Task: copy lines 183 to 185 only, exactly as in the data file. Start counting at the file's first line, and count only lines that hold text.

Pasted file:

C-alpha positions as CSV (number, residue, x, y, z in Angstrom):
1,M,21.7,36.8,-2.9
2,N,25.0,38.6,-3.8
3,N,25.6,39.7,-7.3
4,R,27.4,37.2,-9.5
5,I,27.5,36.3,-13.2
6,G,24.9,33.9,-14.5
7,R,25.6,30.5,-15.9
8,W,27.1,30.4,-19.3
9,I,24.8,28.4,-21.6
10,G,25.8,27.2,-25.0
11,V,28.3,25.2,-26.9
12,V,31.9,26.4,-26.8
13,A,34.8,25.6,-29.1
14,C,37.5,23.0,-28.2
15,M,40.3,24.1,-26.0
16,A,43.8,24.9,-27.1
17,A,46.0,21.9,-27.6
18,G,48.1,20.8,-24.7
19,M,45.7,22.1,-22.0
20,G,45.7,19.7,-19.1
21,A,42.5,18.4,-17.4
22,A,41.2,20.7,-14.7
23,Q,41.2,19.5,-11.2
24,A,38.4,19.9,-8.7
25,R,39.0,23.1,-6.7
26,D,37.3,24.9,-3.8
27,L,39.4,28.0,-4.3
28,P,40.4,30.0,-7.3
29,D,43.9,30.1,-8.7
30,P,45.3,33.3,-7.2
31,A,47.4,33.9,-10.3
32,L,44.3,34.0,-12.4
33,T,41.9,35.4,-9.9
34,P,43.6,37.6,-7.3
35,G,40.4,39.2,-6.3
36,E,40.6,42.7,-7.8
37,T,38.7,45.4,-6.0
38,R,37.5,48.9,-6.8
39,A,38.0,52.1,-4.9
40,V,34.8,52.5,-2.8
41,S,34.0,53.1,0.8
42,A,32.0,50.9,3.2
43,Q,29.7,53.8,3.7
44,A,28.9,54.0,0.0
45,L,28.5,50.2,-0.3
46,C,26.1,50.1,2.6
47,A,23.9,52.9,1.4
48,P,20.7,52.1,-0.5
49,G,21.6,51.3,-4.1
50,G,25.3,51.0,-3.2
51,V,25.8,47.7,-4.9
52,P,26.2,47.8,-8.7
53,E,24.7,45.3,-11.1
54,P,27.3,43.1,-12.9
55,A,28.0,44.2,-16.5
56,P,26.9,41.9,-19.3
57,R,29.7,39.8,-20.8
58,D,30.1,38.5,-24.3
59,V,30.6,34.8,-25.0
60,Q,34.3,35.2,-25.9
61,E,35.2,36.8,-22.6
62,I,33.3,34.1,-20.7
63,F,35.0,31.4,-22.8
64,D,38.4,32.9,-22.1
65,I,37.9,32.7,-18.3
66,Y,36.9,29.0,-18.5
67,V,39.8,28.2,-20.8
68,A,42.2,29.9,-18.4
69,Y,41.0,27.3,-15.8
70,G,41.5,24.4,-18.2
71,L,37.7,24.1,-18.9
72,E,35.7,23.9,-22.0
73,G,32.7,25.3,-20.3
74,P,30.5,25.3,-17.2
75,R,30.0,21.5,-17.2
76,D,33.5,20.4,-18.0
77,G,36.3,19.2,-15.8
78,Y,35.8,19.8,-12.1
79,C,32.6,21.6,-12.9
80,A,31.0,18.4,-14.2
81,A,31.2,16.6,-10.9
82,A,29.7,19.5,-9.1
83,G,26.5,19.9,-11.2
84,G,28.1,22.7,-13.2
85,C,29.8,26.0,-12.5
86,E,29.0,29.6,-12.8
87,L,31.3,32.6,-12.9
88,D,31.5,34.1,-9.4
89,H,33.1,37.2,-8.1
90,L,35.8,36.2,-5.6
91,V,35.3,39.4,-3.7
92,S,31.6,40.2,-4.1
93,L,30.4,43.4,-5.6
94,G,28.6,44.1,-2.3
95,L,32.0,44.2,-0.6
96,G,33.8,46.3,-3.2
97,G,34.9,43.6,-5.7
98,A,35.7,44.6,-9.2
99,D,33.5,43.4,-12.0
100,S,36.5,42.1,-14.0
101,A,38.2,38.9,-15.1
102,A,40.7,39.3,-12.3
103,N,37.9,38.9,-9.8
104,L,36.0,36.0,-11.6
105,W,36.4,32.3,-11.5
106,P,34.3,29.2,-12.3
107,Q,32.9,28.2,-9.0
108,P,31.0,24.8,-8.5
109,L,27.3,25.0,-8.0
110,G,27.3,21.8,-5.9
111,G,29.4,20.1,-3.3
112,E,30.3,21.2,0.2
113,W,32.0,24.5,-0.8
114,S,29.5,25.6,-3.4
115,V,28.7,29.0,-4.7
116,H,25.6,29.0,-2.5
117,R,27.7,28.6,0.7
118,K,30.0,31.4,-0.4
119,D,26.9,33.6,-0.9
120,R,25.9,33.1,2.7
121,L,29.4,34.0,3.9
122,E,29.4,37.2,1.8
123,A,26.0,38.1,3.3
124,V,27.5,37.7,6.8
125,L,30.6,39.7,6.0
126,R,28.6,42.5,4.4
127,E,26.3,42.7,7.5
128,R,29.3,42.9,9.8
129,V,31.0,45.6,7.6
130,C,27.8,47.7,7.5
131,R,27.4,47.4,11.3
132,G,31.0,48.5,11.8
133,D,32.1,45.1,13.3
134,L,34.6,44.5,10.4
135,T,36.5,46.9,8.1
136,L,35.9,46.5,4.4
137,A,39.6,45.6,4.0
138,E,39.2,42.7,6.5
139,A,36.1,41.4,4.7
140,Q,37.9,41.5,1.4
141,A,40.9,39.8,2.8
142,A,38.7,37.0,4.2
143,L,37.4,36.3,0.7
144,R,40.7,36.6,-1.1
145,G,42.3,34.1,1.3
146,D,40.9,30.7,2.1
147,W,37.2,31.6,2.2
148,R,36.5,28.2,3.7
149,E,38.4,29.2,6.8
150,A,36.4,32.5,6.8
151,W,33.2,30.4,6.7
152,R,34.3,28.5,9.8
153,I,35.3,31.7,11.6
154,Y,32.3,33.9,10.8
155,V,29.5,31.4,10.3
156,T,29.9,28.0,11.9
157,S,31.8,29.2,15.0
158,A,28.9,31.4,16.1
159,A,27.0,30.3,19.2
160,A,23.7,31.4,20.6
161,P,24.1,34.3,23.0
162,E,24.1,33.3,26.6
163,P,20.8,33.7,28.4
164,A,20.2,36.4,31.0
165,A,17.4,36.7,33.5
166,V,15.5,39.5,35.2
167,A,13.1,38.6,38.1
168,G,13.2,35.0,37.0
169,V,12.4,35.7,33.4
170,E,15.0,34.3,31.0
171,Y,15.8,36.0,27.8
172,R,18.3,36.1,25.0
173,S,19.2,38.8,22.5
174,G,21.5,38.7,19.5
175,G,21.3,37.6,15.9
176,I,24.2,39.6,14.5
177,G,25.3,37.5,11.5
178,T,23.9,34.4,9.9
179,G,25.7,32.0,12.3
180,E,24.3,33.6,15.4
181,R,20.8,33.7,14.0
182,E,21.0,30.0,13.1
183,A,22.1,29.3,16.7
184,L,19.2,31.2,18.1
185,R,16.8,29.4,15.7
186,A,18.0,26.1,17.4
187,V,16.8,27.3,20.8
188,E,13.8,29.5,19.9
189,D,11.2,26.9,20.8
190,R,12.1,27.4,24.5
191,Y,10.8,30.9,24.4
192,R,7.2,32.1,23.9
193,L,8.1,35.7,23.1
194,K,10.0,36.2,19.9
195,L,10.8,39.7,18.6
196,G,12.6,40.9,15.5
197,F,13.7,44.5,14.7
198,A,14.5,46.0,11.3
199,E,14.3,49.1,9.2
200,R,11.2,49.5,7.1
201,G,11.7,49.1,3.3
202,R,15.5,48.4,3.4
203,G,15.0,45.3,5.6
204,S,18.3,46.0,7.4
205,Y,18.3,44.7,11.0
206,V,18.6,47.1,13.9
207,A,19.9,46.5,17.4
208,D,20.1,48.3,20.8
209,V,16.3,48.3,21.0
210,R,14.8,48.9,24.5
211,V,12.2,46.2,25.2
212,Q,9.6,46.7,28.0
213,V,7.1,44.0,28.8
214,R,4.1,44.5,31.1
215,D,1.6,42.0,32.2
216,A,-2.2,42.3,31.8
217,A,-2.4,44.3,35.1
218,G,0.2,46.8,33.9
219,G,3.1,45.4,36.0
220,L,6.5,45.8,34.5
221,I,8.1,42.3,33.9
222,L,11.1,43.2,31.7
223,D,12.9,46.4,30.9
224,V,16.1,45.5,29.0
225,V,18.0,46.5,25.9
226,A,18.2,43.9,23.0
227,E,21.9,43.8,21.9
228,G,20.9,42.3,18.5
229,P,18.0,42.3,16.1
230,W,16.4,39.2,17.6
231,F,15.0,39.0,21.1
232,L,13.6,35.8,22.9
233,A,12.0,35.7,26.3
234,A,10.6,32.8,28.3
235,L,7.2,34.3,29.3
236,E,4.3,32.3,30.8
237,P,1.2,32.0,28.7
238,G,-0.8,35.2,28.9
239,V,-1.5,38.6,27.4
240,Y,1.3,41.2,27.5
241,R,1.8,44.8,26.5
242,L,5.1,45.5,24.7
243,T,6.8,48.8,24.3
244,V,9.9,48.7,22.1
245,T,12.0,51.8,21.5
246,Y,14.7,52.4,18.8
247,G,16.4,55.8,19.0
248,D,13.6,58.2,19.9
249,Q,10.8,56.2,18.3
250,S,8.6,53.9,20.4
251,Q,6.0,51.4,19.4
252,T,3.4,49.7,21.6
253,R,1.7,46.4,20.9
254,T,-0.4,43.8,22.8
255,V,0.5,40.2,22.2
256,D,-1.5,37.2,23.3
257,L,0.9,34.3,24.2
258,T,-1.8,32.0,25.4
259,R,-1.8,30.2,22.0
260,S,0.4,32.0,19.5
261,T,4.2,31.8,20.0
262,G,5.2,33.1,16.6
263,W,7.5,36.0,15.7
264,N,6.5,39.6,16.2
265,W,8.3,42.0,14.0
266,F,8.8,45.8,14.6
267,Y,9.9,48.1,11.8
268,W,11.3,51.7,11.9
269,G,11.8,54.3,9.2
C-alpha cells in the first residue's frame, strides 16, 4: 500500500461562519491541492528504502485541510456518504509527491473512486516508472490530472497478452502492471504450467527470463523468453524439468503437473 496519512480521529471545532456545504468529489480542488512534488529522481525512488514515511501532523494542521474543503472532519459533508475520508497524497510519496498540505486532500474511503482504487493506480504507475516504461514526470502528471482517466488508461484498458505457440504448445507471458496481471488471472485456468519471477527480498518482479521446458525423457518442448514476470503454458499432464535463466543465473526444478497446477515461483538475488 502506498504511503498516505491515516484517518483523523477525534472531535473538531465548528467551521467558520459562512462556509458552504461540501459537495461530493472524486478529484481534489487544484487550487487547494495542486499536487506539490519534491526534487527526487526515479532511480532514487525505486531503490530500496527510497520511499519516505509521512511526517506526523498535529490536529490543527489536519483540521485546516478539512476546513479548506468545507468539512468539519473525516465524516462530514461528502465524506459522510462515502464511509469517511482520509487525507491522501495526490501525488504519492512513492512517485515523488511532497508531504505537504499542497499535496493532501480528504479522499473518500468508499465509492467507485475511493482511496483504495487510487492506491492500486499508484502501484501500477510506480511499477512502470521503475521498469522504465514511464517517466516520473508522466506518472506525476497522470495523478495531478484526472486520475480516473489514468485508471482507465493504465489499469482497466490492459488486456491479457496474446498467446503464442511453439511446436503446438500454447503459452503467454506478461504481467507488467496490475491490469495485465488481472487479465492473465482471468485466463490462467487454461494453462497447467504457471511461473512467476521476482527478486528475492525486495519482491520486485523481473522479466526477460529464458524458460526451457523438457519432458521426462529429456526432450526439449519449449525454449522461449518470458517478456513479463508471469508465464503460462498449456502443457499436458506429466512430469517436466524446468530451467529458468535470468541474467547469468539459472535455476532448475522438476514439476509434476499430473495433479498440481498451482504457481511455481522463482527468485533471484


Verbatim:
182,E,21.0,30.0,13.1
183,A,22.1,29.3,16.7
184,L,19.2,31.2,18.1